On the morning of Saturday 29 July the sun was shining in our garden and again we had a few butterflies on the Buddleia. It is not called the butterfly bush for nothing.
For those that don’t like spiders be warned that there is a photo of a web later on – no spider though.
As usual you can click on any of the images and see larger versions on Flickr. There are also a few other photos on Flickr taken around the same time.
This Small Tortoiseshell was sipping the nectar on the Buddleia.
On Friday 4 I had a day off work and went up past Moorfield Equestrian Centre where I spotted this Roe Deer. It was with a similar sized buck.
A little further North I spotted a Small Copper, and they are small. Compare its size to that of the berries next to it.
Another view of a Small Copper.
Just near the Equestrian Centre are some thistles and on my way back I kept quiet and was rewarded by Goldfinch coming and eating some of the seeds. There ability to nibble along until they get to the seed is amazing when you think that all they have is a hard beak and a tongue.
This is a juvenile Goldfinch in the Thistles. I am still hoping to see flocks of Goldfinch on the many thistles down by Tong Park Dam.
Walking up the narrow path towards the bottom gate of the rugby club I noticed quite a few spider webs at the entrance to holes in the embankment by the side of the path. I believe these are the work of Labyrinth Spiders, a rather dull grey-brown spider that usually goes unnoticed apart from these webs.
Early on 5 August I went along much the same route as Saturday but a lot earlier. The photo above was taken at just gone 7:00 AM. In my memory the near fairways were much more silvery with the dew. The length of the shadows show it to still be morning.
And this is what I was hoping to see. Curlew and Hare, with a Swallow doing a low level fly by.
I don’t know if the shape of a Curlew’s bill varies during the year but this one has a bill that is thick at the head end. At a guess I would say that it is a juvenile. This Curlew is just stretching out its left leg and wing.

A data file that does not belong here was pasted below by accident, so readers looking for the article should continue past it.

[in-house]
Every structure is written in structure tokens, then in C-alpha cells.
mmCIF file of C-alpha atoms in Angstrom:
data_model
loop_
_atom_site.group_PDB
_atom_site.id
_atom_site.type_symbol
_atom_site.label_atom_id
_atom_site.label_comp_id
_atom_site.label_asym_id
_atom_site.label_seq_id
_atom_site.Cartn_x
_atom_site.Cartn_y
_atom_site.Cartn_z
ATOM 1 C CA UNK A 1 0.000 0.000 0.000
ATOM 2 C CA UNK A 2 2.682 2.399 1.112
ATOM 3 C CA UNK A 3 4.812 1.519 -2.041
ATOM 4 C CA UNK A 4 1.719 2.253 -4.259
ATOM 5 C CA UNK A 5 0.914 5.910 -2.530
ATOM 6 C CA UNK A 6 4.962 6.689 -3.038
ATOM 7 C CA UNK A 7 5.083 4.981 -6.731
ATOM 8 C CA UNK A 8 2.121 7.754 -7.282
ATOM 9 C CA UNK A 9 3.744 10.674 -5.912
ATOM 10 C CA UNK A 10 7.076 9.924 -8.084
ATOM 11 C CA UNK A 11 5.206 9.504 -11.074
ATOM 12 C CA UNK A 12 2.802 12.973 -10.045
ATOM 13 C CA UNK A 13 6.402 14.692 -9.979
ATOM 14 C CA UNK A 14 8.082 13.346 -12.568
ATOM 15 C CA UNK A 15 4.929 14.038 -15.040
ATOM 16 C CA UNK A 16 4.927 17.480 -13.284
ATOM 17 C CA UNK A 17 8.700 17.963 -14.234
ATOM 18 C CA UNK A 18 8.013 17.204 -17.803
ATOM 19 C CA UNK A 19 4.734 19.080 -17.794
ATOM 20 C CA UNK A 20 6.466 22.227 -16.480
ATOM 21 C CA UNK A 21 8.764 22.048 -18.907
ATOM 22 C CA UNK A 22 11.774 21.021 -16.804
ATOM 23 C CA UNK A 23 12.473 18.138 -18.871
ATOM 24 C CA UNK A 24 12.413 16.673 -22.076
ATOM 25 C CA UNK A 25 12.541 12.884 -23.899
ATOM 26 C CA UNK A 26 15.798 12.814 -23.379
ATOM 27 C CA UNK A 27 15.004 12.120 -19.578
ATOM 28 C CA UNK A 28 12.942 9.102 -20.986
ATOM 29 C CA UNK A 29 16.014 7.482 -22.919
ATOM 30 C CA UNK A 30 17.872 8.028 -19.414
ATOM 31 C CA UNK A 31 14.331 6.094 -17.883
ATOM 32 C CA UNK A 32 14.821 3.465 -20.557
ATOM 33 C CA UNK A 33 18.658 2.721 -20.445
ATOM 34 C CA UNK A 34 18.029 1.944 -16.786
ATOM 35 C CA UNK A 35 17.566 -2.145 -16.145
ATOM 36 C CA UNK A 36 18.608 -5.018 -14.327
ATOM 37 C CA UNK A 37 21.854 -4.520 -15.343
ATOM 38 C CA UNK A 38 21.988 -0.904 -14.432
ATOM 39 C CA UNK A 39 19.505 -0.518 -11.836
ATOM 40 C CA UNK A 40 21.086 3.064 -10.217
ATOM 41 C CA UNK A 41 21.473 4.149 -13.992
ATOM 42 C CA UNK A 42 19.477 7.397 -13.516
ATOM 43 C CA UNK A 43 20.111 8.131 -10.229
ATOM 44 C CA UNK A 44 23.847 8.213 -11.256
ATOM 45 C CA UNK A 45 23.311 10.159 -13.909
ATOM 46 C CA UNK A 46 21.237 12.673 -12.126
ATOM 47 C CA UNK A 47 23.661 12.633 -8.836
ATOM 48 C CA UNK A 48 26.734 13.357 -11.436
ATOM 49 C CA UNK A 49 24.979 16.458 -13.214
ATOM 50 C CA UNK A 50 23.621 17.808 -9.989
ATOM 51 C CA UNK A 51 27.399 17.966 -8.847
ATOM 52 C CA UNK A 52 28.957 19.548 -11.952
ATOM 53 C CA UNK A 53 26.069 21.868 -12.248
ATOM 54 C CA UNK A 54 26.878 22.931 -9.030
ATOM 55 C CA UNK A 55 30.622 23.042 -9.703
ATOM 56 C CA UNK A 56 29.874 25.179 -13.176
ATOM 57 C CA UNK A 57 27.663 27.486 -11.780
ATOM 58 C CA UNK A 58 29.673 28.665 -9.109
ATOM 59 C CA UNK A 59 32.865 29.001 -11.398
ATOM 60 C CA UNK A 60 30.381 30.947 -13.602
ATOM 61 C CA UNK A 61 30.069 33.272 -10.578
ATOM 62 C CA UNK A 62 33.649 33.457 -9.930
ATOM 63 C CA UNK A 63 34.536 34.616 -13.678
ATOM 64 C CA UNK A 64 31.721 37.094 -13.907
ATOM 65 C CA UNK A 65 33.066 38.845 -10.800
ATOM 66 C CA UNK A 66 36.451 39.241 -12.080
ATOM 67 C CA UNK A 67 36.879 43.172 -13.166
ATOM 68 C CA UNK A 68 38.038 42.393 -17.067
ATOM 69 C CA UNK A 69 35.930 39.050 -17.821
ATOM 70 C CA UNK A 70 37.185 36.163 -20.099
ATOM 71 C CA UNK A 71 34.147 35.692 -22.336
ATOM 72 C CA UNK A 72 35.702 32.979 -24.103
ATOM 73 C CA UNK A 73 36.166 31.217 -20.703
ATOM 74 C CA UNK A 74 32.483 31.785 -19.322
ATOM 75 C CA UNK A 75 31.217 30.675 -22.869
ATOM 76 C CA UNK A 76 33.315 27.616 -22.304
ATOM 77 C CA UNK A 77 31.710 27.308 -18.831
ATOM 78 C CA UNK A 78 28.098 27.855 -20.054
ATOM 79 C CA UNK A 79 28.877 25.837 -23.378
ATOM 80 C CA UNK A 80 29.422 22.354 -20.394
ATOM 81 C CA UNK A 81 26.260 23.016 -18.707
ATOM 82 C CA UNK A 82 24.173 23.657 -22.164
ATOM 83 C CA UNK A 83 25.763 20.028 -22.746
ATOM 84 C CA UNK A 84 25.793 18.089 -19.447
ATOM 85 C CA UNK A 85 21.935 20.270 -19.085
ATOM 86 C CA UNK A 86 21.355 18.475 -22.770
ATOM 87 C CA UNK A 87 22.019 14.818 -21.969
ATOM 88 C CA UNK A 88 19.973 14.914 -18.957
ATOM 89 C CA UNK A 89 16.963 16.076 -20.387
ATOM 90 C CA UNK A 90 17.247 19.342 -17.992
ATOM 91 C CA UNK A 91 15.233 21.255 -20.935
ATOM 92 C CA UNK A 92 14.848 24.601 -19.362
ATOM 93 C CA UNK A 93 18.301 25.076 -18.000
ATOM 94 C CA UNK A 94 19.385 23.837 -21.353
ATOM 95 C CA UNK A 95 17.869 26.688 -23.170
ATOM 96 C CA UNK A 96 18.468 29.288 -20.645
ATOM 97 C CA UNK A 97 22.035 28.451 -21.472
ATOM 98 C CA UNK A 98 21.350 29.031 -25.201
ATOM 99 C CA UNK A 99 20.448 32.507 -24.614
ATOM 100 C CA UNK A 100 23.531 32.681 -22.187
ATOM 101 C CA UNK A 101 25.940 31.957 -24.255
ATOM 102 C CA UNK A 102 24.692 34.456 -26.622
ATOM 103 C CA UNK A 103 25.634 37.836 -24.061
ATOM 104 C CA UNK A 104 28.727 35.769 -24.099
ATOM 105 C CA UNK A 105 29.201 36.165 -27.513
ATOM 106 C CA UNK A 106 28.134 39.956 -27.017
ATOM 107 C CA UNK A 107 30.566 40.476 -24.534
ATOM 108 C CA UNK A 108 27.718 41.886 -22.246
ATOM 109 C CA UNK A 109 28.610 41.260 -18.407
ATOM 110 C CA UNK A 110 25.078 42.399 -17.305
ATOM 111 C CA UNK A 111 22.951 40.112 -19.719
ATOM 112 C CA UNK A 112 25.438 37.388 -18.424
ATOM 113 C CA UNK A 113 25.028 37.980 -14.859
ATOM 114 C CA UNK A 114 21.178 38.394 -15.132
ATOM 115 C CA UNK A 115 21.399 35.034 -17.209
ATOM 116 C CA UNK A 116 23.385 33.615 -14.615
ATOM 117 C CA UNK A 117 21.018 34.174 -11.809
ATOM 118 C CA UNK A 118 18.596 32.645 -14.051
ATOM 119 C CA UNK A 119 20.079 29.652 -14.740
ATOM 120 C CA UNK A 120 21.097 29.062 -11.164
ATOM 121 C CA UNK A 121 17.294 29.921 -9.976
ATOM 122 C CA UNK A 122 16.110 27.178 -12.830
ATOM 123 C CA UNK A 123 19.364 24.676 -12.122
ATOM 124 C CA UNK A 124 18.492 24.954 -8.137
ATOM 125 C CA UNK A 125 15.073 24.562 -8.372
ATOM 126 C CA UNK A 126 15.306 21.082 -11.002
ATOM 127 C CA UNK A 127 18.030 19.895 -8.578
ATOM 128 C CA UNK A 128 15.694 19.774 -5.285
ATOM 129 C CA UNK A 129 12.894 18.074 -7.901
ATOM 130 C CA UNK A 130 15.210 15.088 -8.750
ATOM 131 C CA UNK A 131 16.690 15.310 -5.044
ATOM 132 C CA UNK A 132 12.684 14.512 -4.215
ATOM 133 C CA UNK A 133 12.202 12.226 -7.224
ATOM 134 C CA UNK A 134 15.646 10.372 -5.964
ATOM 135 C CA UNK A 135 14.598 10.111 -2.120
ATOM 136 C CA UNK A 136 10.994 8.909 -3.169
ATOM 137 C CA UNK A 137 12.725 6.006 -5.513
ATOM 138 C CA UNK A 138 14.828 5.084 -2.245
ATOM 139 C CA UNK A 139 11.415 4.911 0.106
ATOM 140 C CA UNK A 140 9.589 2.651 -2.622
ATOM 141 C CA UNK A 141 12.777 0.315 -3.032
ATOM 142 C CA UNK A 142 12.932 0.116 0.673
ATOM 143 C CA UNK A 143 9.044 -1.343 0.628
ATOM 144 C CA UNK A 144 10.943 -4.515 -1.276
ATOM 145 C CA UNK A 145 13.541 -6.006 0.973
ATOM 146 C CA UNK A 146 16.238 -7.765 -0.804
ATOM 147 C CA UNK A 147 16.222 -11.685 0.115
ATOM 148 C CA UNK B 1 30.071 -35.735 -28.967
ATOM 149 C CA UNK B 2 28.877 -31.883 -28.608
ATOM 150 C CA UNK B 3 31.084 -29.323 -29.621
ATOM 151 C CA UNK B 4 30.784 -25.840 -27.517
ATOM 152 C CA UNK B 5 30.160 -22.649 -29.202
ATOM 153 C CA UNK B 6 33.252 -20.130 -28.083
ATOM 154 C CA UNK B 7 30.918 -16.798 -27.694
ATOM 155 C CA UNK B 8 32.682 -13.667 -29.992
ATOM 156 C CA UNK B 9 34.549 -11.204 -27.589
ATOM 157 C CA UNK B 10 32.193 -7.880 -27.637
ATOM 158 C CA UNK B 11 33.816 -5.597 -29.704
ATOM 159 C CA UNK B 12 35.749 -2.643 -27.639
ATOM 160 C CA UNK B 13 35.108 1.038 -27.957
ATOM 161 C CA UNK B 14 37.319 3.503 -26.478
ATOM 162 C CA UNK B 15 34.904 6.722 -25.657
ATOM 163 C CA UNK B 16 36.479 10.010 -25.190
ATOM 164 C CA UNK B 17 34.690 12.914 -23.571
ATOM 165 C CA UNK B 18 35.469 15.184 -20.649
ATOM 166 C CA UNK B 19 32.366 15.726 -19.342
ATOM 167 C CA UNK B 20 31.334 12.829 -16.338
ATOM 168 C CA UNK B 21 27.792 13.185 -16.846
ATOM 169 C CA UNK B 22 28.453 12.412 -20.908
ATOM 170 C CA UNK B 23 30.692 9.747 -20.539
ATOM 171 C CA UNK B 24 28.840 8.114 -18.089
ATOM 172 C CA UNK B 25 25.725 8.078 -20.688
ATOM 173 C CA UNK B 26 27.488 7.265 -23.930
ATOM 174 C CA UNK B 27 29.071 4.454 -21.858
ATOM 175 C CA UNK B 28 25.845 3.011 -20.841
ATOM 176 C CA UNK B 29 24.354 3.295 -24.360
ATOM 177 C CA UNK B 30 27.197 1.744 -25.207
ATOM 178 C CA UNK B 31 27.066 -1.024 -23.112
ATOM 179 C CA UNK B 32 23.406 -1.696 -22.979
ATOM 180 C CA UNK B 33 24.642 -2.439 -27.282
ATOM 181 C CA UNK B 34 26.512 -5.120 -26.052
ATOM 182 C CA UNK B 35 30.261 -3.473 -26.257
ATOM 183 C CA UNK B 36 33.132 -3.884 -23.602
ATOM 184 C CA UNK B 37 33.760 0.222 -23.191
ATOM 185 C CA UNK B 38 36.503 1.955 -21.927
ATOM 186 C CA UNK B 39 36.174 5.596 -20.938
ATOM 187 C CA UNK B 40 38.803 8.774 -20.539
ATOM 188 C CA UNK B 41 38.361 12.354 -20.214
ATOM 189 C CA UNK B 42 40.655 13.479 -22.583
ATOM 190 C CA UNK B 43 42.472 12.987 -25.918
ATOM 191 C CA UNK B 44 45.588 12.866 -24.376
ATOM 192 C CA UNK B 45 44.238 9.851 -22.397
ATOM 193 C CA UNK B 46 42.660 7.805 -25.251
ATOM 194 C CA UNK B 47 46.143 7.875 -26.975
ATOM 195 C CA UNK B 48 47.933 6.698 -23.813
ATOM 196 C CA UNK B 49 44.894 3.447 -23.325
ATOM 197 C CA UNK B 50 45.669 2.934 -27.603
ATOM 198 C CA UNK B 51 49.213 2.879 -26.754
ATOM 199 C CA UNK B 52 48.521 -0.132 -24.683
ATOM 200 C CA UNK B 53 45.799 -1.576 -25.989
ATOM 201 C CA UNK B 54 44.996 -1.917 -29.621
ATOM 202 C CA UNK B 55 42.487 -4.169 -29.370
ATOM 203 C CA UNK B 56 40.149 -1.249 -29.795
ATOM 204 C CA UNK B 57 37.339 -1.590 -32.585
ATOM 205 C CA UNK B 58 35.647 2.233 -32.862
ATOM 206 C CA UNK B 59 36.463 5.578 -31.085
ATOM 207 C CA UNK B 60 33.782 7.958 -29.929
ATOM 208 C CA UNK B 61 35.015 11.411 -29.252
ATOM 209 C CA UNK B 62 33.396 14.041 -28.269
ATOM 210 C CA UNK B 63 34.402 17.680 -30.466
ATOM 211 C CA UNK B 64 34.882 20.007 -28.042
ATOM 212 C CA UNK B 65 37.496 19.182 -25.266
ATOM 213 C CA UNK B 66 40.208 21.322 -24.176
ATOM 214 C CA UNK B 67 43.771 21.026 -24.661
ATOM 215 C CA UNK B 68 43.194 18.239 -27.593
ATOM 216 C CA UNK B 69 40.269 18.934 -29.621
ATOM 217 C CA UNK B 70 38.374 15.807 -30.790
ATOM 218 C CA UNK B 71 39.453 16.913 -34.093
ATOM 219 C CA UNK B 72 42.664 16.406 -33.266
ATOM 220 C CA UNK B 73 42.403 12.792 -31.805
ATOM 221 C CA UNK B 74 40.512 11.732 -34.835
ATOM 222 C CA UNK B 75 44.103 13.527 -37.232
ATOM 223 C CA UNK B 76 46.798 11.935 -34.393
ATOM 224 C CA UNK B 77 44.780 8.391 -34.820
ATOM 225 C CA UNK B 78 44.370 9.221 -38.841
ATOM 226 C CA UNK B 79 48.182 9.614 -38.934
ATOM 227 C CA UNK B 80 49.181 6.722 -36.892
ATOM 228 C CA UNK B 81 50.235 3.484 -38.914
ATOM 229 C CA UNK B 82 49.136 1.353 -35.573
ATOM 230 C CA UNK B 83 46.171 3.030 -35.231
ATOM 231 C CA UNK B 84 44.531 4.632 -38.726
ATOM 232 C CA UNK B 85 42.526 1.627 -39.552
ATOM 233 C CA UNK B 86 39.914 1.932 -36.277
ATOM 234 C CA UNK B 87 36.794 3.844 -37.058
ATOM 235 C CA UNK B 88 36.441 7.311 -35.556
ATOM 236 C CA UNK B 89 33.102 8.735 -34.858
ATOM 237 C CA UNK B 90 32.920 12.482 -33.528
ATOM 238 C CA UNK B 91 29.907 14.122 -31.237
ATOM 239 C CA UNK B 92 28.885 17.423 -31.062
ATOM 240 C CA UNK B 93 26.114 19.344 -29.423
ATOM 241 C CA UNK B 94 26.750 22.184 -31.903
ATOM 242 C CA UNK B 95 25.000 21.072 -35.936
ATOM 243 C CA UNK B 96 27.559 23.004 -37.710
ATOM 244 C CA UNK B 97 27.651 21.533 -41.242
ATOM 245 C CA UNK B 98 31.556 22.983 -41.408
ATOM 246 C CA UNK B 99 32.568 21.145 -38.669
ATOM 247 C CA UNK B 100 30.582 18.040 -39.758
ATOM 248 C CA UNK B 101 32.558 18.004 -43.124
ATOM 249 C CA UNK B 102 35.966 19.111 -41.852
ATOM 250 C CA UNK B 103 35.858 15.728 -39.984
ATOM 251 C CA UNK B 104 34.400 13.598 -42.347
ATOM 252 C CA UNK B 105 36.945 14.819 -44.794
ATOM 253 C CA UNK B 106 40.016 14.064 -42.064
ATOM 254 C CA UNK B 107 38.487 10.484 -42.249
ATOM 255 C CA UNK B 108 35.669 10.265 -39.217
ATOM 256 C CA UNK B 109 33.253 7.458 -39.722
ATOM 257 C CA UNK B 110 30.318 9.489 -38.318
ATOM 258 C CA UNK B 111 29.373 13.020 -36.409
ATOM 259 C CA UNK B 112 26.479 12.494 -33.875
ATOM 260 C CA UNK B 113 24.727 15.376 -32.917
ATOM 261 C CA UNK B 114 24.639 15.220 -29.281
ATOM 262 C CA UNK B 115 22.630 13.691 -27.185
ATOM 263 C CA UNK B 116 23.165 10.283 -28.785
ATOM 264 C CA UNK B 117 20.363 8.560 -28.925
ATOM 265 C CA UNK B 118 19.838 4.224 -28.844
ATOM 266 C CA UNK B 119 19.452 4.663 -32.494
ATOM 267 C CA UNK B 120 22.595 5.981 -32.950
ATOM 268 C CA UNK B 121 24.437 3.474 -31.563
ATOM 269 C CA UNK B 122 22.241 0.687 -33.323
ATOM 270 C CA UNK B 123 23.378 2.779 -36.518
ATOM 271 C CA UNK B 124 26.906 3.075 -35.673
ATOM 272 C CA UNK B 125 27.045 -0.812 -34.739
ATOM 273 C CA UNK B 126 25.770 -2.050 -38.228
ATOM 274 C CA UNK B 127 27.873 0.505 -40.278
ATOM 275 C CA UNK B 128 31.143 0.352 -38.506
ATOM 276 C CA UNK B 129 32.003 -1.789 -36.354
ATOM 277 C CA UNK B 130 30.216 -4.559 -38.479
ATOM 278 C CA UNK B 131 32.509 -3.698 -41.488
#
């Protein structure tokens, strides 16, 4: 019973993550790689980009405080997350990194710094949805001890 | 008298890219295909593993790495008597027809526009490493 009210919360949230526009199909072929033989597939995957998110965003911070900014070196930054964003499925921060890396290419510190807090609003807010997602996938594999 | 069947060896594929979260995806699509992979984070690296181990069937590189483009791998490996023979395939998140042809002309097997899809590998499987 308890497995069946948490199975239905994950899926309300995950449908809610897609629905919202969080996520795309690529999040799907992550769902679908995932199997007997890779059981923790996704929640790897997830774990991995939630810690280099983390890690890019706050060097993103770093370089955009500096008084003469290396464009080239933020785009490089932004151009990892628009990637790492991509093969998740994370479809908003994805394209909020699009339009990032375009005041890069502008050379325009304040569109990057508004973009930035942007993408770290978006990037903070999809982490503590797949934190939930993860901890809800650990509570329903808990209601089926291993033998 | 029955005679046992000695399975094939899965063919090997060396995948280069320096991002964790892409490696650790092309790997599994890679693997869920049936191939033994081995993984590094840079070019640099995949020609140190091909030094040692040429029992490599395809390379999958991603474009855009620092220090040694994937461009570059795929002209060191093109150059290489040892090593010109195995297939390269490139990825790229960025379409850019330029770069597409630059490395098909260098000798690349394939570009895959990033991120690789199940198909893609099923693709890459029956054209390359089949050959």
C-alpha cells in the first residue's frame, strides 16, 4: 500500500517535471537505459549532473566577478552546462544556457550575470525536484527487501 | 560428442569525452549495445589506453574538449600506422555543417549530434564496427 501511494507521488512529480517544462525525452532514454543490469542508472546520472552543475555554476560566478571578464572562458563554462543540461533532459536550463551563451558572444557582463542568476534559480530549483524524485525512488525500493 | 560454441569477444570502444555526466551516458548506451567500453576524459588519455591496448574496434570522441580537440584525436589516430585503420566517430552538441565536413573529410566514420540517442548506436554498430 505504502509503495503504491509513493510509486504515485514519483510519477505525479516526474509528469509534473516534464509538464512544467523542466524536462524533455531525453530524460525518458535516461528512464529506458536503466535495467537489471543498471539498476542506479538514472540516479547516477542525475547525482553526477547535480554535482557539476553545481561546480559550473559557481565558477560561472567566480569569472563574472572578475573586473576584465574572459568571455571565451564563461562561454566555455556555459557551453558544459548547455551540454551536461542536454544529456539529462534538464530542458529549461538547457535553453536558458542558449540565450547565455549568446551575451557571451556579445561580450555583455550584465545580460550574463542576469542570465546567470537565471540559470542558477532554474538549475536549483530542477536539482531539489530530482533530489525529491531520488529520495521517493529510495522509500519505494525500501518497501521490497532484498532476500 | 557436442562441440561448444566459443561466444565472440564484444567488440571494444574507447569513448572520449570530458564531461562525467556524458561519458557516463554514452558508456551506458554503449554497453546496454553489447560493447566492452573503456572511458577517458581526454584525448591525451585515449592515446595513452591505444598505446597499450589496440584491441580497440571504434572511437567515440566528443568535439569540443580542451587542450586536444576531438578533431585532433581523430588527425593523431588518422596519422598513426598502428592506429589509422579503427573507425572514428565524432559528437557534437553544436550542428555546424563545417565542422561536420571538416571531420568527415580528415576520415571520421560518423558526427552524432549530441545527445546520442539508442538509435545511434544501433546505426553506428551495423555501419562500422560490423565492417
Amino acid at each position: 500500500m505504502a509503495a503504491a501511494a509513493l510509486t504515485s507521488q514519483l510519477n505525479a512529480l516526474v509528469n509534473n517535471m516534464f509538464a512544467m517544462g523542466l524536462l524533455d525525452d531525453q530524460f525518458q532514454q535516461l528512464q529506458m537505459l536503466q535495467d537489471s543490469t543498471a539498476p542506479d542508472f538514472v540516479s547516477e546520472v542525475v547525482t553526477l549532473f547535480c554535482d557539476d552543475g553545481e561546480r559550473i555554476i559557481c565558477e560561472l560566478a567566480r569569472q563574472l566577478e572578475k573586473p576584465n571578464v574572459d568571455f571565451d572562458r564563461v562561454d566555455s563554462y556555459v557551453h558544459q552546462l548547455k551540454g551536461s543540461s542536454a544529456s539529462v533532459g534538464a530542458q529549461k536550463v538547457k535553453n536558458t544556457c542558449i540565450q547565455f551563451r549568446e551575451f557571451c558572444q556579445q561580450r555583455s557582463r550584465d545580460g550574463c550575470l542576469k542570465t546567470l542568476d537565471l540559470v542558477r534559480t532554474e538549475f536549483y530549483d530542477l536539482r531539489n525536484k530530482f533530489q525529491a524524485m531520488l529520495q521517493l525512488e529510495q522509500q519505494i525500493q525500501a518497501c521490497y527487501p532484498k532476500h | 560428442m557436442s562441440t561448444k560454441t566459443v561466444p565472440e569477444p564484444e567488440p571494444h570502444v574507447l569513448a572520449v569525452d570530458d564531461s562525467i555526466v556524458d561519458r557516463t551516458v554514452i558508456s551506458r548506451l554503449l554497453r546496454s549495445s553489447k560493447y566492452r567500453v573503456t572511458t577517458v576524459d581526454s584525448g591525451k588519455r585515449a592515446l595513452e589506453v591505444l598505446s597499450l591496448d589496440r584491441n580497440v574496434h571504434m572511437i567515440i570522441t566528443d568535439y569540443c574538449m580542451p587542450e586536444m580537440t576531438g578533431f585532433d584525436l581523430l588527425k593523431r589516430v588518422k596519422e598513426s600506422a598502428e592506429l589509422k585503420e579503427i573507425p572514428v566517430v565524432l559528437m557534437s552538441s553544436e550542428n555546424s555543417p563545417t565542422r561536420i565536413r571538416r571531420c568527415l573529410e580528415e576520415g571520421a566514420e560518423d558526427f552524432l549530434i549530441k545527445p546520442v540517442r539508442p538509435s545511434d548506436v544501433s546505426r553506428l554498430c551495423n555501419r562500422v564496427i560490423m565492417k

You can see that is reasonably early in the morning – the grass still has sparkling drop of dew all over it.
But this is what I was hoping to see – Hare. The early low Sun is giving it a more golden colour than ones I have seen in the past.
They tuck their rear legs well under as they lope around.
This shows one reason why you might not see many Hares around. They tend to hunker down and the grass wouldn’t have to grow much more for them to be out of sight. The two lighter areas to the right of the Hare are two swallows flying along the fields just above the grass.
This Hare is quietly eating the grass and probably keeping half an eye on me.
And just behind my head while I was watching the Hare was this Blue Tit all fluffed up.
This Comma Butterfly was perched at the top of these Thistle flowers with a bit of space behind so that the background is totally out of focus and a uniform pale green to make the butterfly stand out.
A few Gatekeeper Butterflies were also in the same area but they didn’t stay still for long.
While I was taking these photos I heard a noise behind me and saw two Roe Deer gallop across the field only a short distance away. They were much too quick for me to get my camera up to take a photo. They quickly disappeared into the woods and down the slope to the beck. So I went back to the Thistles, Brambles and Bracken and got a decent shot of a Small Copper.
When I next looked up I was being watched by this Roe Deer. It seemed reasonably relaxed and let me get a photo.
It then galloped off
and headed in the same direction as the other two deer I had seen.
I headed off in a similar direction and on the edge of the woods spotted this Puffball
and this Panther Cap. Or is it a Blusher?
I saw no more deer as I went through the woods but when I came out the other side more butterflies were around one of them being this Red Admiral.
This shot shows the powerlines cutting through the trees of Buck Wood. It is looking over the top of Tong Park Industrial Estate towards Esholt sewerage works.
This Cinnabar Moth caterpillar was spotted on 6 August on a walk between the River Aire and Leeds Liverpool Canal heading North from Buck Lane.